covid 19 - health cost debt
Debt industry fights to be “essential” during pandemic.
DEBT COLLECTORS, facing growing demands to freeze the collection of debt across the country amid the economic hardship caused by the coronavirus pandemic, are mobilizing their lobbyists to push back.
Update from RIPmedicalDebt.
RIP Medical Debt’s New Executive Director, Allison Sesso.
We are in this together. While we must be physically distant, now is the time for community. This pandemic is worldwide, but there are unique implications for the United States because of the strong link between coverage and cost in our health care system. We can expect this old problem to take on new dimensions as the fiscal pressures on families and health care providers are exacerbated.
We know this pandemic will worsen the medical debt crisis by creating additional debt for millions of under and uninsured as they seek treatment at an average estimated cost of $20,000 (healthsystemtracker.org) per person. Many will lose the ability to pay pre-COVID-19 related medical debts due to massive job loss, which could be as high as 10.6% (forbes.com).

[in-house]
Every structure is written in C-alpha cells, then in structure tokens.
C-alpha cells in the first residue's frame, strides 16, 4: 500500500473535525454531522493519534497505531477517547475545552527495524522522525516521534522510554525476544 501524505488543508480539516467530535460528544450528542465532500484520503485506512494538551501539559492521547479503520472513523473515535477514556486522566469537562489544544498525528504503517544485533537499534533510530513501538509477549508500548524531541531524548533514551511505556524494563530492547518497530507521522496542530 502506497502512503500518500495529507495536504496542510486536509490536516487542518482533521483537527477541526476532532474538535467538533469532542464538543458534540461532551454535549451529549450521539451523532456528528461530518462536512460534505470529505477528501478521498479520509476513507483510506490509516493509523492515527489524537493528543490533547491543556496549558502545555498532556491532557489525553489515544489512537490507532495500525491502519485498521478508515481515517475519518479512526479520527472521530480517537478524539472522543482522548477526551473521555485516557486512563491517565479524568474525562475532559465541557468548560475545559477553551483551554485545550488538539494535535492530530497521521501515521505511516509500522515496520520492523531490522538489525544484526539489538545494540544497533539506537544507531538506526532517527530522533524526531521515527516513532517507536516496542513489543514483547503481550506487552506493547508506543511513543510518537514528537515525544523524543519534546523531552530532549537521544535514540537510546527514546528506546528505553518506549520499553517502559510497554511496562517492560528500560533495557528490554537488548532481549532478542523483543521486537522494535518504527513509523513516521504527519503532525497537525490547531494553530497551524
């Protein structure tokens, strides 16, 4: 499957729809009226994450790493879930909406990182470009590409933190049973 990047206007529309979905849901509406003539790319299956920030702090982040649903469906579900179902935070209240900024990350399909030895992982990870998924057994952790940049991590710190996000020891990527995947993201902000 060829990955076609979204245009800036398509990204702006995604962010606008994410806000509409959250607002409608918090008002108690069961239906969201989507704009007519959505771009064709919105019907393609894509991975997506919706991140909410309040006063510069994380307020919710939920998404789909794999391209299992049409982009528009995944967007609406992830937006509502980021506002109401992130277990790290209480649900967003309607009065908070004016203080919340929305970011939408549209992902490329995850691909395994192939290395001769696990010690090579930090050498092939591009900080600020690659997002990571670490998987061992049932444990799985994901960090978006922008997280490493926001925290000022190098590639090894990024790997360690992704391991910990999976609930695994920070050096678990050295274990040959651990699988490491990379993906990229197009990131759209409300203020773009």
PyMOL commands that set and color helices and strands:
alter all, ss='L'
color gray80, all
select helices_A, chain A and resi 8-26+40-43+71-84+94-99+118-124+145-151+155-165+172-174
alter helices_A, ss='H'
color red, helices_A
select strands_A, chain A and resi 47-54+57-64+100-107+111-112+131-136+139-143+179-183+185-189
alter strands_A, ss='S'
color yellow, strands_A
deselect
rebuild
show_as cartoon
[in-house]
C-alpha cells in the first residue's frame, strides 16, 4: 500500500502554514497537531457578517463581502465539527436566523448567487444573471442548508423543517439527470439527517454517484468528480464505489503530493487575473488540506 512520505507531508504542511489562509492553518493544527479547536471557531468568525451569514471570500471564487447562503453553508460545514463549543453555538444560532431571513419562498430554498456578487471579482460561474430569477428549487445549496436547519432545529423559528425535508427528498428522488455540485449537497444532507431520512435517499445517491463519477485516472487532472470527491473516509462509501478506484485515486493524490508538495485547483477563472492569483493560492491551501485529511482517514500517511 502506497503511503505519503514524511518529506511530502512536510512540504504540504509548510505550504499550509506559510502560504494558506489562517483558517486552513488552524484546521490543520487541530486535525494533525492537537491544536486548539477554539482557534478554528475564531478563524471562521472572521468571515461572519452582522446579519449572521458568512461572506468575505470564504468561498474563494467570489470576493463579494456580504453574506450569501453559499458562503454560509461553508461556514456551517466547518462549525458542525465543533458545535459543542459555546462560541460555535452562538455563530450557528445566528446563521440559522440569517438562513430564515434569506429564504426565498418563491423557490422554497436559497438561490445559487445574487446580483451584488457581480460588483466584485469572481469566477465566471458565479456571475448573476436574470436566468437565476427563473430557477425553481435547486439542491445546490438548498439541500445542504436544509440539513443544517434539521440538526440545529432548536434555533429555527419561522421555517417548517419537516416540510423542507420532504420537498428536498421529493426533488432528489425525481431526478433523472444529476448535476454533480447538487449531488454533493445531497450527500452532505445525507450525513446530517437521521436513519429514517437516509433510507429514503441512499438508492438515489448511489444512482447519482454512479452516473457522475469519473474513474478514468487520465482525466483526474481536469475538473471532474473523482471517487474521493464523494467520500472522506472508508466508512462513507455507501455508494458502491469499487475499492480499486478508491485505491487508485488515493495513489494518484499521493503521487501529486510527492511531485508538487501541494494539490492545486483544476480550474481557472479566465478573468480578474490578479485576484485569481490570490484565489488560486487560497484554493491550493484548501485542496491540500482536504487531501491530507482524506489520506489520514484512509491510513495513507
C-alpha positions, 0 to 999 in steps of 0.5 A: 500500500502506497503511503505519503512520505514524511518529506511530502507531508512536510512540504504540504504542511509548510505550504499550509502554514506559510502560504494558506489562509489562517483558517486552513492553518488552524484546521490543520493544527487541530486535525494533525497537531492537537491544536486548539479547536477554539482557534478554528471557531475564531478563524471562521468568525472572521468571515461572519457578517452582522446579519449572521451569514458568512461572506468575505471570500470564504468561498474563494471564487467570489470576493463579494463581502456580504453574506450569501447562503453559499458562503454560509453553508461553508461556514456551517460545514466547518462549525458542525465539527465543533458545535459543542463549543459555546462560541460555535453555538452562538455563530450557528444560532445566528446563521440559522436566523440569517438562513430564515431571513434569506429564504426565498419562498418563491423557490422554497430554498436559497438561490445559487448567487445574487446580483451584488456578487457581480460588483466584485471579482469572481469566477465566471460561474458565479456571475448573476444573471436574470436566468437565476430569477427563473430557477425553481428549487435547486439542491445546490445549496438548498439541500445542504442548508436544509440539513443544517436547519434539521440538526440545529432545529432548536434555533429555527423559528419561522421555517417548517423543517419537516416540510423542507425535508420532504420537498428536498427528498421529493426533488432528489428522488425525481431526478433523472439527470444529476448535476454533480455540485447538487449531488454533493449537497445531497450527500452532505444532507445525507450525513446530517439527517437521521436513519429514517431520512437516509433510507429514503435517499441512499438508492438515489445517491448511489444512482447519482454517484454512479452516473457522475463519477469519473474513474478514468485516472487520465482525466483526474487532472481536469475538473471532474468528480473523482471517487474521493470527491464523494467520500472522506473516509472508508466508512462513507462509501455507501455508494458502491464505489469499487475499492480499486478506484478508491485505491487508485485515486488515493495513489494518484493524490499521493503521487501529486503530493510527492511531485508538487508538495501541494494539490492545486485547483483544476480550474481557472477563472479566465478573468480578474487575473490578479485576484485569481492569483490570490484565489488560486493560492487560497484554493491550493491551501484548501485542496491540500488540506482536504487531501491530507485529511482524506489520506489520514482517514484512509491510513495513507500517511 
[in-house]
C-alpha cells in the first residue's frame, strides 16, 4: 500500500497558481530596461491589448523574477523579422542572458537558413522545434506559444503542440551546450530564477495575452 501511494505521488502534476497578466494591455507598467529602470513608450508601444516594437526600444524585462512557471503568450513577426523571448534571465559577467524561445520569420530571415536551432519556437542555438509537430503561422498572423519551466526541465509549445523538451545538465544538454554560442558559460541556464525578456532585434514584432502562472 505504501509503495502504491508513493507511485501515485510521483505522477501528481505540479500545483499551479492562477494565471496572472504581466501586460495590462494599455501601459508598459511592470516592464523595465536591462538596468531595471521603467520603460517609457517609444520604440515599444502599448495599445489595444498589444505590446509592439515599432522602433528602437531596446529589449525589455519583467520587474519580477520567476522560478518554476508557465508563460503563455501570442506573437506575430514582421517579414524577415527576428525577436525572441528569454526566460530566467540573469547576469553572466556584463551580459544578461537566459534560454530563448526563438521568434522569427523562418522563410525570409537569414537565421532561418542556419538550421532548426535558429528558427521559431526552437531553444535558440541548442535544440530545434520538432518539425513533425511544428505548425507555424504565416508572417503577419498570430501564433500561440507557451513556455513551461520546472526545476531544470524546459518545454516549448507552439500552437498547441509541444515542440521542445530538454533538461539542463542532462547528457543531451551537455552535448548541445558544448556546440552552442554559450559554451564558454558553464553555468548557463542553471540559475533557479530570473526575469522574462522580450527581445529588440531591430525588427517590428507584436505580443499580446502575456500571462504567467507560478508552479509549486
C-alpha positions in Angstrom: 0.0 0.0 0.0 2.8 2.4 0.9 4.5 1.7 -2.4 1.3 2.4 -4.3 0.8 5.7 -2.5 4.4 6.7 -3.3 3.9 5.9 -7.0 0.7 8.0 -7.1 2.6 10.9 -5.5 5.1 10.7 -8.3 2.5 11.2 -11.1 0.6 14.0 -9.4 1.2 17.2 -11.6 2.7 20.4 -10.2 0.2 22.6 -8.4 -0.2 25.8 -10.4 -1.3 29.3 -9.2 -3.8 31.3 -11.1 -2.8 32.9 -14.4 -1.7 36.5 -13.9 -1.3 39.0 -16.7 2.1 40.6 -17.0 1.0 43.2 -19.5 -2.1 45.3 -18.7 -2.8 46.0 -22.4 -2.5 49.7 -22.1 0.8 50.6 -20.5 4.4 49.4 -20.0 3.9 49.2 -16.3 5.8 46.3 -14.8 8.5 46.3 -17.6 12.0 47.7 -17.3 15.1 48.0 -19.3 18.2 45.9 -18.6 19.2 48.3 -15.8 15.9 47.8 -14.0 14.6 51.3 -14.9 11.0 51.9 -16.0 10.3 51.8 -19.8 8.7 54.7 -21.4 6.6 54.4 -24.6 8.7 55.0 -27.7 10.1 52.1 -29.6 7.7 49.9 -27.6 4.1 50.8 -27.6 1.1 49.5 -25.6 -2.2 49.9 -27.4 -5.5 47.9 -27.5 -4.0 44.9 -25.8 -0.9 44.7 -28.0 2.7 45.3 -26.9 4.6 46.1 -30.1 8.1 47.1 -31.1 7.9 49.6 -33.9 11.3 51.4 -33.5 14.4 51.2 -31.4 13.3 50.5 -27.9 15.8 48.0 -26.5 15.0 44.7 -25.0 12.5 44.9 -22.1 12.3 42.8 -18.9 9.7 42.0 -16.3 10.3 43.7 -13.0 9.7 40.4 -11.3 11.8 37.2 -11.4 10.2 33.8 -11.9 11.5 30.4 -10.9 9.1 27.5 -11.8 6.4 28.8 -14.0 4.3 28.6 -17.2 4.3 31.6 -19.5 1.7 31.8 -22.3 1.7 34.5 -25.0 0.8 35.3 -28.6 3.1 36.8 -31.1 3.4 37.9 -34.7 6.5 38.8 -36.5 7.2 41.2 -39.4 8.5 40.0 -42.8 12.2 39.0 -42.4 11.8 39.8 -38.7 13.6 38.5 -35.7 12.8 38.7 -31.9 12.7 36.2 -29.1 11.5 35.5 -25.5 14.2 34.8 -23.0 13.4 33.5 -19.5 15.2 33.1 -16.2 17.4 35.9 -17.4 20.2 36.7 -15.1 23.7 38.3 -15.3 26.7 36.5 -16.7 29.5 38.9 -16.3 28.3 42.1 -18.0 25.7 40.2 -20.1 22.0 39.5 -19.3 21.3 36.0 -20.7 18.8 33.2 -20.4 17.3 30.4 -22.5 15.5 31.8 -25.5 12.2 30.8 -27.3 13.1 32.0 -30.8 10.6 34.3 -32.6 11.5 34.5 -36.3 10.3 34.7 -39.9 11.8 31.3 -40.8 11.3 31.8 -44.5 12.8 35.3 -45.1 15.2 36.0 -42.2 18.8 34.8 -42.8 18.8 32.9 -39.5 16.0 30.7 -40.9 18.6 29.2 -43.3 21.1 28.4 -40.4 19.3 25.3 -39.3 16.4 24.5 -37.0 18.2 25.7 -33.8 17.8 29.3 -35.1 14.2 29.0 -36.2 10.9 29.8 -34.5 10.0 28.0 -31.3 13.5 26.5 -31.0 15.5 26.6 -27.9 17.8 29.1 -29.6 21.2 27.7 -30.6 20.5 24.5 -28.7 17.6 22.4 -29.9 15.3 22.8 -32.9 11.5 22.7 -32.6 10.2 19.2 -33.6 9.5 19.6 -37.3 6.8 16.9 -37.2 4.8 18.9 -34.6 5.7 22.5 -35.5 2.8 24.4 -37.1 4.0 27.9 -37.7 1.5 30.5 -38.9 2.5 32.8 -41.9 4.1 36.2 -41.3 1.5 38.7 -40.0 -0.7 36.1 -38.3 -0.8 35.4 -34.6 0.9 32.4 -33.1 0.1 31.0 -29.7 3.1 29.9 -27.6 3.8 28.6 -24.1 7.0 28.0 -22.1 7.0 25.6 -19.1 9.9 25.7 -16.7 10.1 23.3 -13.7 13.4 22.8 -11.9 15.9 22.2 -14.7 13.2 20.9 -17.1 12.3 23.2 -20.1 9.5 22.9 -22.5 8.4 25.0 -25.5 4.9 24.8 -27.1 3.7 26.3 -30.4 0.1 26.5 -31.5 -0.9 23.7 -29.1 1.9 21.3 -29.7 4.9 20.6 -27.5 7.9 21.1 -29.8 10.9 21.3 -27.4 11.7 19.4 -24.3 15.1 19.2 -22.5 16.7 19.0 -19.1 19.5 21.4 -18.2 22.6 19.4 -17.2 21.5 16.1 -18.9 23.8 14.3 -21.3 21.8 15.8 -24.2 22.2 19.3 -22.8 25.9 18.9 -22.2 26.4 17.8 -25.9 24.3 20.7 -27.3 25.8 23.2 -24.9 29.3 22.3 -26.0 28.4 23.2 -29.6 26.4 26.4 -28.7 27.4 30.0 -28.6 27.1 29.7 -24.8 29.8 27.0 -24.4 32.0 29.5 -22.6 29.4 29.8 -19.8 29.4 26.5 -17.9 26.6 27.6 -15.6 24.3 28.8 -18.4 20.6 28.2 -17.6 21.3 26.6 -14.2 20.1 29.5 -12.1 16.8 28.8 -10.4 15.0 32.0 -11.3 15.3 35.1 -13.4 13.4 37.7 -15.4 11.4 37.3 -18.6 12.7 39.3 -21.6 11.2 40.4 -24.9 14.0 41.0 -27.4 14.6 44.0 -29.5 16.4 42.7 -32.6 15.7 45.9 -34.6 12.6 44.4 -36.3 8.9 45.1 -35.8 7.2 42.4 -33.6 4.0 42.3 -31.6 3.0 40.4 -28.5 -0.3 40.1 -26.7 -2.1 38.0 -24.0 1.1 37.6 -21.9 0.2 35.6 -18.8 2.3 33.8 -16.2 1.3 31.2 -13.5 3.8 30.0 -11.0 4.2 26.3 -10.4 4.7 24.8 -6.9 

Issues facing the uninsured.
With COVID-19 cases rising in the US, issues surrounding access to testing and treatment for uninsured individuals have taken on heightened importance. Efforts to limit the spread of the coronavirus in the United States are dependent on people who may have been exposed to the virus or who are sick getting tested and seeking medical treatment. However, the uninsured are likely to face significant barriers to testing for COVID-19 and any care they may need should they contract the virus.
In 2018, there were nearly 28 million nonelderly people in the US who lacked health insurance. States that have not expanded Medicaid under the ACA generally have higher uninsured rates than states that did. Adults, low-income individuals and people of color are at greater risk of being uninsured. Most uninsured lack coverage because of high cost or because of a recent change in their situation that led to a loss of coverage, such as a loss of a job. Though most uninsured people have a full time worker (72%) or part-time worker (11%) in their family, many people do not have access to coverage through a job, and some people, particularly poor adults in states that did not expand Medicaid, remain ineligible for financial assistance for coverage.